Is becoming a Pastor like crossing to the Dark Side?

Is becoming a Pastor like crossing to the Dark Side?

20130822-091917.jpg It’s going to take a while for my identity to catch up with where I now find myself. This picture of me is of me sitting at my new desk at St. Albert Alliance Church, where I am the new Pastor for community life and missions.

It has been a strange journey.

You might have noticed that I haven’t been writing my reflections for a while. That has been largely due to the fact that I just have not felt I have had the words to communicate what has been happening in our lives. I haven’t had the words to make sense of the journey.

For so long our commitment to what we believe God is asking of us has been expressed in our ministry with Fusion. Since 1992 I have been traveling a journey with a bunch of very special people, doing remarkable things and enjoying the adventure. I still love everything that Fusion is when its at its best, but for a while we have been sensing that God is preparing us for something else.

Regular readers of Faith Reflections would have picked up that the last four years have not been simple ones. I must admit though that I have grown over the last four years much more than at any other time of my life.

I am really appreciating getting to know Jeremy, the Senior Pastor at our church. He is quite different to me, and I can already tell that my emerging friendship with him is going to be important. He is quite focussed on learning to listen for Jesus’s voice, which I love but can tend to want to get on with things.

A good friend of mine gave me John Eldridges’ Walking with God a few years ago, and back then as I read it, I found it very hard to engage with – it seemed quite “airy fairy”. When Jeremy mentioned that the church had been really finding the book helpful my initial reaction was “Seriously?” but I figured I better give it another shot.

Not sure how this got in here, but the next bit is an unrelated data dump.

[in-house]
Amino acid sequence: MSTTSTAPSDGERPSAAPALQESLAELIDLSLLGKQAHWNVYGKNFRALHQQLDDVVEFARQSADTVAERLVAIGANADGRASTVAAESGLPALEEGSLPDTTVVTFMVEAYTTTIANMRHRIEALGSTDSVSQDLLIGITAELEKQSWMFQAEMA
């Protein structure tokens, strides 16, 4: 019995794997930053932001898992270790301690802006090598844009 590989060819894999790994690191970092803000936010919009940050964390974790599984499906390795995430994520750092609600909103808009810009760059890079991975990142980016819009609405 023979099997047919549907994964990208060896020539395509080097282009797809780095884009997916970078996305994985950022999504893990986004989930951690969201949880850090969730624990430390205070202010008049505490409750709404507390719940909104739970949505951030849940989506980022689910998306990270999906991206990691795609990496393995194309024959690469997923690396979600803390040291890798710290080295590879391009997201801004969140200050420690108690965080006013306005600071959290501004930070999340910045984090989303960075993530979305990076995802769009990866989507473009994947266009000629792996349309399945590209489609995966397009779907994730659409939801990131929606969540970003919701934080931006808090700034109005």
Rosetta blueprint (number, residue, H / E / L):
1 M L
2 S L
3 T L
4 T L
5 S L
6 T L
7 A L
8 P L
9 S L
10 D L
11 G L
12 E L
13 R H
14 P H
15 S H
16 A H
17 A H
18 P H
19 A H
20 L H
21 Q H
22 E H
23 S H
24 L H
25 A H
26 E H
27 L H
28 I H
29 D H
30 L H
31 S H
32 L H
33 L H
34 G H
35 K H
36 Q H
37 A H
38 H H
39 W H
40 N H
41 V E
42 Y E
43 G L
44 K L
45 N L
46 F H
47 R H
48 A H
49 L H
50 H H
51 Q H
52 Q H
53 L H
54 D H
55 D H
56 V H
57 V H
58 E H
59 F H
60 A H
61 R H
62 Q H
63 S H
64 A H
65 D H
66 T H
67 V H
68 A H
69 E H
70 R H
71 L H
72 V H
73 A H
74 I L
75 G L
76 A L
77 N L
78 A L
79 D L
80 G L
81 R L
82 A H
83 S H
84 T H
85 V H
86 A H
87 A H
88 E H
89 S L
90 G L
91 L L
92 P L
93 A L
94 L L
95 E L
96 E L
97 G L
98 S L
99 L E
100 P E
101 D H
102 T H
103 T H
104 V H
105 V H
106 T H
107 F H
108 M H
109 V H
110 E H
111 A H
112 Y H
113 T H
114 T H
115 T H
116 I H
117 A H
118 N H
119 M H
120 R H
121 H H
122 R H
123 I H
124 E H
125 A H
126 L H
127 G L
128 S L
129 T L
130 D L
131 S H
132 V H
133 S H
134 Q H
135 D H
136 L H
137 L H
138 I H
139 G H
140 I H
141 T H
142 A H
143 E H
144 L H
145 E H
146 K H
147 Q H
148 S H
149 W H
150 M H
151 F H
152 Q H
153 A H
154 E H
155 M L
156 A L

Strange how it works but its like I’m reading a different book. I’m currently in St. Louis to do some training for a group down here who are wanting to reach out to their community, and on the plane down I found myself engaging with the book and finding that it was helping me make sense of a lot of things.

One section in particular helped me see God’s hand more clearly in the last few years. Eldridge writes:

“The sorrows of our lives are in great part his weaning process. We give our hearts over to so many things other than God. We look to so many other things for life. I know I do. Especially the very gifts that he himself gives to us-they become more important to us than he is. That’s not the way it is supposed to be. As long as our happiness is tied to the things we can lose, we are vulnerable.”

Later he writes:

And so God must, from time to time, and sometimes very insistently, disrupt our lives so that we release our grasping of life here and now. Usually through pain. God is asking us to let go of the things we love and have given our hearts to, so that we can give our hearts even more fully to him.

And one sentence in particular hit me:

He thwarts us in our attempts to make life work so that our efforts fail, and we must face the fact that we don’t really look to God for life.

I have quoted Mother Theresa a number of times:

Many people mistake our work for our vocation. Our vocation is the love of Jesus

I have been joking that becoming a Pastor feels like I have crossed to the dark side, but so far the view from this side is not much different than the view from anywhere else. As I find myself in a new environment, working with new people I can see that God is at work in my life to help me realise what is actually important… A job matters, but the motivation matters far more.

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